Can your cooking oil contribute to a more sustainable future?
Instead of disposing of it, we can reuse it. Not for cooking, but as a fuel component. Vehicles could one day run on biofuel made from used cooking oil. ORLEN Unipetrol and ORLEN UniCRE are developing a process that could make it possible to refine this product into a high-quality fuel for motor vehicles. How does it work?
The European Union requires fuel producers to gradually increase the share of second-generation biofuels in automotive fuels. This new generation of additives is expected to replace biofuel components made from rapeseed oil, corn, sugar cane and other food crops.
ORLEN UniCRE researchers are testing such material, which have the potential to become second-generation biofuels, in their laboratories at Chempark Záluží near Litvínov, Czech Republic.
The project, aimed at collecting used cooking oil, is a chance to protect household waste pipes, reduce wastewater pollution and contribute to research into the use of waste oils for biofuel production. You can get involved too!
What kind of project?
The Used Cooking Oil (UCO) Collection Project is aimed at collecting used cooking oil from households to test the material and investigate its potential use for biofuel and other products.
UCO Collection is part of an EUCOTECH research project, whose main objective is to develop and pilot test a technology to purify and treat UCO into products suitable for further processing in refinery processes and to prepare documentation for demonstration or operational implementation of the technology. The secondary objective is to compare the proposed collection system with existing methods in terms of environmental, economic and social impact.
The Used Cooking Oil collection project is unique in that it involves the development of a purification and treatment process for actual used cooking oils from Czech households. The main advantage of the project is the complete solution of recycling waste oils from their originators to the production of new sustainable products, which benefits both citizens and the environment.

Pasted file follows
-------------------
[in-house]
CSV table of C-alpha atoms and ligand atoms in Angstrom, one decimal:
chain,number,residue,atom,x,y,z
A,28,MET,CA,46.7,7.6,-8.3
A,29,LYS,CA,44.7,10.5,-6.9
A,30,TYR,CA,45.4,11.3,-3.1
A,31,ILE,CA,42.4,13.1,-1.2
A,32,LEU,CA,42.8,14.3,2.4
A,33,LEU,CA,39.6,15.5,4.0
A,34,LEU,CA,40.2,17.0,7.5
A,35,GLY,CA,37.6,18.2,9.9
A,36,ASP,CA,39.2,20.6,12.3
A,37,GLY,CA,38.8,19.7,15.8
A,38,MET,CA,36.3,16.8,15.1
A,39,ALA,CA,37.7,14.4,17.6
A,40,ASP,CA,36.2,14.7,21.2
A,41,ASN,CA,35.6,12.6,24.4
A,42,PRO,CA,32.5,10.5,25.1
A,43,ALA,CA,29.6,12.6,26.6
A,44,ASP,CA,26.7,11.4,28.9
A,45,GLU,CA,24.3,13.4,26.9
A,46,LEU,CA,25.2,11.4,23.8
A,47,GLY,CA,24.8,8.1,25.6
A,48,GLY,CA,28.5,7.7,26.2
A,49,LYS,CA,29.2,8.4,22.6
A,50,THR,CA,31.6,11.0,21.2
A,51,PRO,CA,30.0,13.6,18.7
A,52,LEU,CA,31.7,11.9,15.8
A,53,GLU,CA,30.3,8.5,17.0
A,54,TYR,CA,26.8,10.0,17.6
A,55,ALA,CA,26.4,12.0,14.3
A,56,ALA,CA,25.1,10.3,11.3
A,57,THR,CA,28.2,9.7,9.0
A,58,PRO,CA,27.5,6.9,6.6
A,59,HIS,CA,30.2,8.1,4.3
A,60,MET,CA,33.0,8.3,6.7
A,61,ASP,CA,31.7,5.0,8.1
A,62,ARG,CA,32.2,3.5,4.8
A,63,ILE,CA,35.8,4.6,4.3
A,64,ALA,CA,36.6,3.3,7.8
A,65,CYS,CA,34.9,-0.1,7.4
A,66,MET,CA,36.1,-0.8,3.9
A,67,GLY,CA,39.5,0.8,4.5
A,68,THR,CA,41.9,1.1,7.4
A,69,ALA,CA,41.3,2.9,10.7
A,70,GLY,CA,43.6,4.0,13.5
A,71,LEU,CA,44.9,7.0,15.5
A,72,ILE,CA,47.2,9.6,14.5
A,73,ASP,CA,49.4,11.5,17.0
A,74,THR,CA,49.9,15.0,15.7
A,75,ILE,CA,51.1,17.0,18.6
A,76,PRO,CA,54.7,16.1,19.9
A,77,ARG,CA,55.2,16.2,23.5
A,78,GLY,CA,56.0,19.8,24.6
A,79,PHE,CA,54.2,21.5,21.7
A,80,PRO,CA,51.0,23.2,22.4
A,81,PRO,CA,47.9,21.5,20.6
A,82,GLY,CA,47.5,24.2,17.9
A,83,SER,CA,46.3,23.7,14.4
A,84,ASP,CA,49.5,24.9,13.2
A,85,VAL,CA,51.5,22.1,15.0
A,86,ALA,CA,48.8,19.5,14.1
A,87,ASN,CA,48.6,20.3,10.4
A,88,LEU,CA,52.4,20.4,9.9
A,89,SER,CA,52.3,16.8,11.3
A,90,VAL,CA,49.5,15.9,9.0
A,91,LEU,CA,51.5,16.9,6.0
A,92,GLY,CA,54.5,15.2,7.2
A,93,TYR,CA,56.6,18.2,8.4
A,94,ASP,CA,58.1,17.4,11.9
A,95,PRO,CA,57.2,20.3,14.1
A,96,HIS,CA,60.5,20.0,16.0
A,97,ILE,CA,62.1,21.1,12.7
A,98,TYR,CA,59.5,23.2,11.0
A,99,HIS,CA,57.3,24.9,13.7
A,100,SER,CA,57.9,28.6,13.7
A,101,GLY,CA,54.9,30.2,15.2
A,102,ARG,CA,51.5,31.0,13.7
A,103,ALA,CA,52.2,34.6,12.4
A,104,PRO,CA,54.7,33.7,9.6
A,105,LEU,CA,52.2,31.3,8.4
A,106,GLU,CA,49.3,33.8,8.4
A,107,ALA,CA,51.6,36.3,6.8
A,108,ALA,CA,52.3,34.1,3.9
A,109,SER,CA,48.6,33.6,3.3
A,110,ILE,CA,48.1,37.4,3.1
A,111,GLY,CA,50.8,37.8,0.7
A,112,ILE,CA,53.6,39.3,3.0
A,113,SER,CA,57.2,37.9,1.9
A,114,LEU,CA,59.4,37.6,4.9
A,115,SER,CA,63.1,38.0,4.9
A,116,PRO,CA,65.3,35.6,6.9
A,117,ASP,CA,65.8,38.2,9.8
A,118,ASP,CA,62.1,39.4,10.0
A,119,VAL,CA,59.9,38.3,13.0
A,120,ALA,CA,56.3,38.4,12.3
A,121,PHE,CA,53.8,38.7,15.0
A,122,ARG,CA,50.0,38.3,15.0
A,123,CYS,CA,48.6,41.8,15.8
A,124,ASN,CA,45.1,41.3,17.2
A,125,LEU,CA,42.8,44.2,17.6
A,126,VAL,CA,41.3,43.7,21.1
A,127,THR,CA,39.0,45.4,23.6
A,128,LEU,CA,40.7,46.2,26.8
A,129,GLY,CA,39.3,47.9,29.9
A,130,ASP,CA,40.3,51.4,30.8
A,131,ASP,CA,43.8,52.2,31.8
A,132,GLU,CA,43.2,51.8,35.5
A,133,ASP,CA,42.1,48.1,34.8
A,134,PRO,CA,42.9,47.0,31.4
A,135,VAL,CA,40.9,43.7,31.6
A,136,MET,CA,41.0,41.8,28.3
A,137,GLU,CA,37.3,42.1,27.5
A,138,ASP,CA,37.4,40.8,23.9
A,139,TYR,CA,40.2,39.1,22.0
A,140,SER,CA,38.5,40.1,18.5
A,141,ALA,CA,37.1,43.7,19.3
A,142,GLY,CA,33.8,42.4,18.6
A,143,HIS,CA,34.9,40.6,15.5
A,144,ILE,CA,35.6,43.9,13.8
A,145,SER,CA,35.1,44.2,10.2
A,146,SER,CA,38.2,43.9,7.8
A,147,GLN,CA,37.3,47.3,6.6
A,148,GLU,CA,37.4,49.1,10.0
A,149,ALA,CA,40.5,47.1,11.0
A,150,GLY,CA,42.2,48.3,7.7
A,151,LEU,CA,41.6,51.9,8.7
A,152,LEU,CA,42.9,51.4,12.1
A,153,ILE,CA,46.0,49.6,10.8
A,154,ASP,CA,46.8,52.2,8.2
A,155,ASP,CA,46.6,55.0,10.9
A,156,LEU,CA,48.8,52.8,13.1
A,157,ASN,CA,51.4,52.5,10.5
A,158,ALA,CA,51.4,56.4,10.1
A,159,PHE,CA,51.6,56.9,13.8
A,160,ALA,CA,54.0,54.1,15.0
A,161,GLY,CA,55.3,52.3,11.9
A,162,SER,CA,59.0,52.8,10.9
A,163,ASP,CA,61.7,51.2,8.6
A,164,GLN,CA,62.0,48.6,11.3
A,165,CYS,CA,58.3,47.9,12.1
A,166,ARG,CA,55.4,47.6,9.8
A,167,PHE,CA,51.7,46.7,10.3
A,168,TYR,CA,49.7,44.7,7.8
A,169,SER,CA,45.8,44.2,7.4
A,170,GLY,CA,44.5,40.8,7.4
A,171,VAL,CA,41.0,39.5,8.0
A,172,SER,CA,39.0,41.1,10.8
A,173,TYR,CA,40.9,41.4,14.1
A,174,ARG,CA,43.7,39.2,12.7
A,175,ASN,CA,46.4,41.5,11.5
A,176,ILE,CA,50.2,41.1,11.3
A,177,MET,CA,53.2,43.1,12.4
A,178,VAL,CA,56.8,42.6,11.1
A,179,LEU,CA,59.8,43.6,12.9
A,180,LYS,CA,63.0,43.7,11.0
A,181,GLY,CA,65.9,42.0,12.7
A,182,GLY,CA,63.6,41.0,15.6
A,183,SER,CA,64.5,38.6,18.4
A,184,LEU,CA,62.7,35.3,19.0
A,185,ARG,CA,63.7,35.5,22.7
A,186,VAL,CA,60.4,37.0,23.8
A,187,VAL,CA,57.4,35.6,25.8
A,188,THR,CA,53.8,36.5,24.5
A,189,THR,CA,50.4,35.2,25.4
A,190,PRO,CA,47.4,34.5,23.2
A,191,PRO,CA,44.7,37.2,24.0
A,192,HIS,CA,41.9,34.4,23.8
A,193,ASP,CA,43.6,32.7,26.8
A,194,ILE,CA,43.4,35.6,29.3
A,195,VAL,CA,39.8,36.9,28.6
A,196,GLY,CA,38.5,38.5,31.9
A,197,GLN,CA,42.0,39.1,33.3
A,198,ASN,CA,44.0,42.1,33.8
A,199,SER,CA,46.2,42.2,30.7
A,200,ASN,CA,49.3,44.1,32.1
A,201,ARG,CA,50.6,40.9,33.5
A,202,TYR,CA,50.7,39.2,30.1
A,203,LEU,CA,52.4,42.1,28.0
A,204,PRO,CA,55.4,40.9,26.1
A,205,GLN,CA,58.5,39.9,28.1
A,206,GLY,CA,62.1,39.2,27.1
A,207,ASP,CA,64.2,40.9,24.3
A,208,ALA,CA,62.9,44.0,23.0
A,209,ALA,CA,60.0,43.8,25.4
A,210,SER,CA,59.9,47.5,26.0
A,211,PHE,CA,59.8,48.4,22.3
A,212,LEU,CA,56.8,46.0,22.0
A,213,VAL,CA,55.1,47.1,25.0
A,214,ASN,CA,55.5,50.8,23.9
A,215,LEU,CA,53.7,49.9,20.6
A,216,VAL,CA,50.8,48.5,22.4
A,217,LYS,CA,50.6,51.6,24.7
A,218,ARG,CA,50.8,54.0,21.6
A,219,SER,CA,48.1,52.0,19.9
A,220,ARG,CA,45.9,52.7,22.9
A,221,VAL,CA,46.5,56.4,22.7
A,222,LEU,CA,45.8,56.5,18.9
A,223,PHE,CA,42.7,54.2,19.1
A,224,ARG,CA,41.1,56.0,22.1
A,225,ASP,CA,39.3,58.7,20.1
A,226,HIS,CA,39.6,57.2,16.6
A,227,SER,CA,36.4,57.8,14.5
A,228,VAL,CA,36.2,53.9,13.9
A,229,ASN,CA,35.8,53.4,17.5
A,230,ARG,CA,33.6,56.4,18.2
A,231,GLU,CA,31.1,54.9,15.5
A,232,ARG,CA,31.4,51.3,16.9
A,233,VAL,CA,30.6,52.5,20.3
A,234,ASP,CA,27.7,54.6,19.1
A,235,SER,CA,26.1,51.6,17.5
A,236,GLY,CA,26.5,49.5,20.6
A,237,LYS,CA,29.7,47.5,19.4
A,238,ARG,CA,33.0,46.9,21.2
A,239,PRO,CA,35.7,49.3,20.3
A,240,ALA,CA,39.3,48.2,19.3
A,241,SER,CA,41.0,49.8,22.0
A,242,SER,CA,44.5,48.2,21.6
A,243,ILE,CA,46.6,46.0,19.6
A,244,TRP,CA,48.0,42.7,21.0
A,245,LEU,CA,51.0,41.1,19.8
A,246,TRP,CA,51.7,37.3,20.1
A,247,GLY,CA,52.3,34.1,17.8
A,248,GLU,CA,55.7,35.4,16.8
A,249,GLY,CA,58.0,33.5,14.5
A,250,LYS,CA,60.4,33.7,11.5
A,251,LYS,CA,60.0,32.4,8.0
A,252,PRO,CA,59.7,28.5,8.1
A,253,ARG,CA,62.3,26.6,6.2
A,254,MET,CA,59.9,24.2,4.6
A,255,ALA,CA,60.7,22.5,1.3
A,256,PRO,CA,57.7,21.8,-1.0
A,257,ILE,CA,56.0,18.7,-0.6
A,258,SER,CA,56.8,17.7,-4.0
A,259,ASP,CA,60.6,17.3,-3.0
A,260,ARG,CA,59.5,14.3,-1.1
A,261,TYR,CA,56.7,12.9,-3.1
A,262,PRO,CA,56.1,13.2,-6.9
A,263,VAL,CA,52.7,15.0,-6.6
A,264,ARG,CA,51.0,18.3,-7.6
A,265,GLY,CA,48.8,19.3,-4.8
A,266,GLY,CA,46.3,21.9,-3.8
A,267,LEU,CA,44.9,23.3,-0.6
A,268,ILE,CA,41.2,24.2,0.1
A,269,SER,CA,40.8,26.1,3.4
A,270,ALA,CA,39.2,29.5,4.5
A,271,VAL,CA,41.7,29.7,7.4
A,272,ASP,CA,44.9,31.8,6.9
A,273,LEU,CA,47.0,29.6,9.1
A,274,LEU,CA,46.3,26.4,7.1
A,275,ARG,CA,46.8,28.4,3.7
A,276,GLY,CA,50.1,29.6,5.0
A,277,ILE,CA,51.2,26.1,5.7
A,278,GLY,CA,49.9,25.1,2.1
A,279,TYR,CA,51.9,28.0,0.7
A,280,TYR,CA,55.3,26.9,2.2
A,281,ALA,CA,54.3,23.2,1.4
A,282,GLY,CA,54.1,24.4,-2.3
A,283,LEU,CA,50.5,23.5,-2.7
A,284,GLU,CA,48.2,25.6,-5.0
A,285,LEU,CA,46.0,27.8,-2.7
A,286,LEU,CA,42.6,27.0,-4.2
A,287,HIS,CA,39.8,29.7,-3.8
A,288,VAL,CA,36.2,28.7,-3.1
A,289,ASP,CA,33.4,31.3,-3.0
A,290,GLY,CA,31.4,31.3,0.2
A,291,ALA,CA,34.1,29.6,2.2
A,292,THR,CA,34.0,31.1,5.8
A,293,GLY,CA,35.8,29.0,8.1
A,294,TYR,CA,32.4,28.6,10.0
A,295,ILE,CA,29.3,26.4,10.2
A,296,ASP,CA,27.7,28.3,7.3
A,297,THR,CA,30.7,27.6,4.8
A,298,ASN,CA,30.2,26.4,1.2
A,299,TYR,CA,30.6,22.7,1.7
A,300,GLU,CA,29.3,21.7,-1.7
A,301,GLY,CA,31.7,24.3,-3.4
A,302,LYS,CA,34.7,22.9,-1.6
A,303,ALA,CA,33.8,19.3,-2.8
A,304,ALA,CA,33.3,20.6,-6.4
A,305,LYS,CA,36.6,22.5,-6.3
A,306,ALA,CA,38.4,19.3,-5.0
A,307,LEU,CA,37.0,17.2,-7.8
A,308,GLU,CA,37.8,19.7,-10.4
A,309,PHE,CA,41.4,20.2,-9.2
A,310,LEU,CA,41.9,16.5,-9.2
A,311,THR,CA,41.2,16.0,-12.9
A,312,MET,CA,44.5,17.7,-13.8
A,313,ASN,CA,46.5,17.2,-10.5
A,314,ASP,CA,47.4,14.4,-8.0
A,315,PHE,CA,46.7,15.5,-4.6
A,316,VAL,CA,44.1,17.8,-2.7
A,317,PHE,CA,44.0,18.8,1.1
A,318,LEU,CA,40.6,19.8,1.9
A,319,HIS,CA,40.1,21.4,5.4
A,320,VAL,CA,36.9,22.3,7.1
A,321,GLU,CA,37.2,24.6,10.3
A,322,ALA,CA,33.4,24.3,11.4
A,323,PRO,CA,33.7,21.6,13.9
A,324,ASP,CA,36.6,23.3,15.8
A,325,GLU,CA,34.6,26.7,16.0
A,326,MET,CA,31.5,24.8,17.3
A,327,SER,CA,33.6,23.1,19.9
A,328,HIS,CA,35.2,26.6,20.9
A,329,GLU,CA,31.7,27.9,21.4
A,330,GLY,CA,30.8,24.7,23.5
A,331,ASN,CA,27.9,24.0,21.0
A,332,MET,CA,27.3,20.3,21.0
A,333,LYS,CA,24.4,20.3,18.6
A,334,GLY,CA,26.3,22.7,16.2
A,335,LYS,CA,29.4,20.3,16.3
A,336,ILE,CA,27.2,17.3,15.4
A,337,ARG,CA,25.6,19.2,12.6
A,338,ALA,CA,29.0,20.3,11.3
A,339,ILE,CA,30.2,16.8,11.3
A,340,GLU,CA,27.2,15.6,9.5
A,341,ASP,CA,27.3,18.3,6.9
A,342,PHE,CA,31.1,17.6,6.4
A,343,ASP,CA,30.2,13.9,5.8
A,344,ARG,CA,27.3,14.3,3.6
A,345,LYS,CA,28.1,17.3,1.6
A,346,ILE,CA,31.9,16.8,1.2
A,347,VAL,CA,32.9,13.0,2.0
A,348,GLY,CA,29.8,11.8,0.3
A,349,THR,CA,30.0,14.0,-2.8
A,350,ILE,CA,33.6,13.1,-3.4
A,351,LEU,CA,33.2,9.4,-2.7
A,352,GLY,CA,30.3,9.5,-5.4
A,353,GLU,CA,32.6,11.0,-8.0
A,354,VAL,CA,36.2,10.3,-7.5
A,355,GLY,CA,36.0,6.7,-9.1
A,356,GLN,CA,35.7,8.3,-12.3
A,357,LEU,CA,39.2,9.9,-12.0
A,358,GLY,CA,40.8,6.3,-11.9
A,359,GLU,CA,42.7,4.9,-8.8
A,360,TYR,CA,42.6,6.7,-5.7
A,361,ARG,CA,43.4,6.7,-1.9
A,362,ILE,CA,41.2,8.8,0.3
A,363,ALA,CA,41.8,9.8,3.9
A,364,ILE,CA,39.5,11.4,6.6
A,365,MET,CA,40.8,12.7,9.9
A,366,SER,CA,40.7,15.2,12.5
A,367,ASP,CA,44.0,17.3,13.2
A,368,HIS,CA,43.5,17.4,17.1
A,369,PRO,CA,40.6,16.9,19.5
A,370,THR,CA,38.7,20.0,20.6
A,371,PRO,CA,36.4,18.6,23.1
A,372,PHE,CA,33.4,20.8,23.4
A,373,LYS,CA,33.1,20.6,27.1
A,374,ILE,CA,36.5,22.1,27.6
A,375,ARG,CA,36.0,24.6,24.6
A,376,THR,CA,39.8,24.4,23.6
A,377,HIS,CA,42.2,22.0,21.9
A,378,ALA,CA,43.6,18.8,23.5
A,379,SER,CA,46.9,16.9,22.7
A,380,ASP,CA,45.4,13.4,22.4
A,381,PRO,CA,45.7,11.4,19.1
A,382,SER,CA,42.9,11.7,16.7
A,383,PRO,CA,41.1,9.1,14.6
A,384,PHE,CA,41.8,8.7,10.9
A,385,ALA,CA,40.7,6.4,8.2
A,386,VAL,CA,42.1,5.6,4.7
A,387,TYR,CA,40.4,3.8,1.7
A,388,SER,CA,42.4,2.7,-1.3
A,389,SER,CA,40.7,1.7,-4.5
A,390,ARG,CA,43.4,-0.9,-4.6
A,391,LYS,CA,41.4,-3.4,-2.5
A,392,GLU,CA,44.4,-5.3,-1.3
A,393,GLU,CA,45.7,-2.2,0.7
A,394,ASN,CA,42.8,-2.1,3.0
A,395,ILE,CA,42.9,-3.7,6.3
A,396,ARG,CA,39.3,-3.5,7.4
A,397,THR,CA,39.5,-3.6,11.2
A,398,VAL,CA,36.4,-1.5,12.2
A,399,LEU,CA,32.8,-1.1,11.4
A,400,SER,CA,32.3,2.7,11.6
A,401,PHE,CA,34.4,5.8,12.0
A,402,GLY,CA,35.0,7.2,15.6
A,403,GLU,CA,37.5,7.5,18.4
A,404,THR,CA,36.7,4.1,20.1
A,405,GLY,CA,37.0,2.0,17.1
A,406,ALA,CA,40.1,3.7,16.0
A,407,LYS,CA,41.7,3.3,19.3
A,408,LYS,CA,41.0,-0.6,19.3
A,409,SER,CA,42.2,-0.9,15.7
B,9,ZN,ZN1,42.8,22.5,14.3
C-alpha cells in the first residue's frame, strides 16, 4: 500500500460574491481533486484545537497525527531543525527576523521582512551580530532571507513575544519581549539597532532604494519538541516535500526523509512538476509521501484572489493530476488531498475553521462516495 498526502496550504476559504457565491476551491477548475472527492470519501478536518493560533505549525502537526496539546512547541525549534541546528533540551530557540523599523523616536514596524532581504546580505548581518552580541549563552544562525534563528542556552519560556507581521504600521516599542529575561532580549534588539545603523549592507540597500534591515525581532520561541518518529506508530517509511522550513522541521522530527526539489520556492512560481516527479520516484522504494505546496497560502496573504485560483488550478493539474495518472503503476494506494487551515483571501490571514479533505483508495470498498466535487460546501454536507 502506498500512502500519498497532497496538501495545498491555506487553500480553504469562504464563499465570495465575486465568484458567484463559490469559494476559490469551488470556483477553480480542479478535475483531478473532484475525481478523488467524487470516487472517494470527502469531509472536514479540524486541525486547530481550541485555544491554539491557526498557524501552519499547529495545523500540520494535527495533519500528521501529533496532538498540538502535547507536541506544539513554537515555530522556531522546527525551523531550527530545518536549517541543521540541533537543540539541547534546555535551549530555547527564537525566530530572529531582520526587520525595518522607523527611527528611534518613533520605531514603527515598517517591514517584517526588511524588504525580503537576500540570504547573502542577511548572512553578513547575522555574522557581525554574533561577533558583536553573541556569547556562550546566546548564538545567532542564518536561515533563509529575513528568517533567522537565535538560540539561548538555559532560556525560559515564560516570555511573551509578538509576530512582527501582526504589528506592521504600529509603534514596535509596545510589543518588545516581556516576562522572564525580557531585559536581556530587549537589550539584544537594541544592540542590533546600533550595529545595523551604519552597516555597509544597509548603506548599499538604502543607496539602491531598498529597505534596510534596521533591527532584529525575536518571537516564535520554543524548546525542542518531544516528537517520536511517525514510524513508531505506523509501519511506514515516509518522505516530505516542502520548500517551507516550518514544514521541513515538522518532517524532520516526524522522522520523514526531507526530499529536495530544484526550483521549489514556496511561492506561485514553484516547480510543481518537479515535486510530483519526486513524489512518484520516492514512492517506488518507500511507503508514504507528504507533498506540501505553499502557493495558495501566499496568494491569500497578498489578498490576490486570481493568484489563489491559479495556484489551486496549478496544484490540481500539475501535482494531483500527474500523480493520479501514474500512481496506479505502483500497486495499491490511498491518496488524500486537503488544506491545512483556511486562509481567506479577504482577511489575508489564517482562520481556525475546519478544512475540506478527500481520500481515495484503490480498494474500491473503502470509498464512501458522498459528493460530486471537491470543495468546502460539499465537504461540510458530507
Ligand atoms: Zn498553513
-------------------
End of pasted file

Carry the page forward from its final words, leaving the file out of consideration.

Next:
Inspiration from abroad
Similar projects are also being implemented abroad. In Germany, for example, there is the 'Blue Angel' programme, which certifies fuels made from recycled oils and fats. In the US, used cooking oil is collected and recycled for biofuel production, while in the UK, the 'Grown in Britain' project has been launched to produce second-generation biofuels from waste feedstocks.
Why is this important?
Edible oil in wastewater threatens the environment. Oils put a strain on wastewater treatment plants and can leak into rivers or contaminate the soil. However, used edible oil can be used as a raw material with a variety of applications. For example, it can be used to produce bio-based components for motor fuels.
The cooking oil collection project provides a transparent and efficient method of collecting used cooking oil that increases recycling rates and reduces pollution. In addition, it explores the possibilities of using this raw material and efficiently converting it into biofuel and petrochemicals.
How does Used Cooking Oil collection work in the Czech Republic?
There are collection boxes at selected Benzina petrol stations where you can drop off your used cooking oil 24 hours a day, 7 days a week. The collection is linked to the ORLEN Benzina app, which helps analyse the situation and future development of cooking oil collection in the Czech Republic.
The project also includes the development of a fully autonomous collection box called Smartbox, which would replace semi-automatic collection boxes.
Who is behind the project?
The UCO Collection pilot project is the result of cooperation between ORLEN Unipetrol and ORLEN UniCRE together with the Czech Technical University in Prague and the Czech University of Agriculture in Prague. The aim is to design and pilot test a system for collecting used cooking oils from households and subsequently processing them into quality raw materials for the production of biofuels and other sustainable refinery and petrochemical products.
The investment cost of the UCO collection project is CZK 5.8 million and another CZK 15 million is co-financed research and development through the EUCOTECH project. The project is also co-financed by the TREND programme of the Technical Agency of the Czech Republic.
Want to join in? Visit www.sbirejolej.cz for a list of participating petrol stations and more details.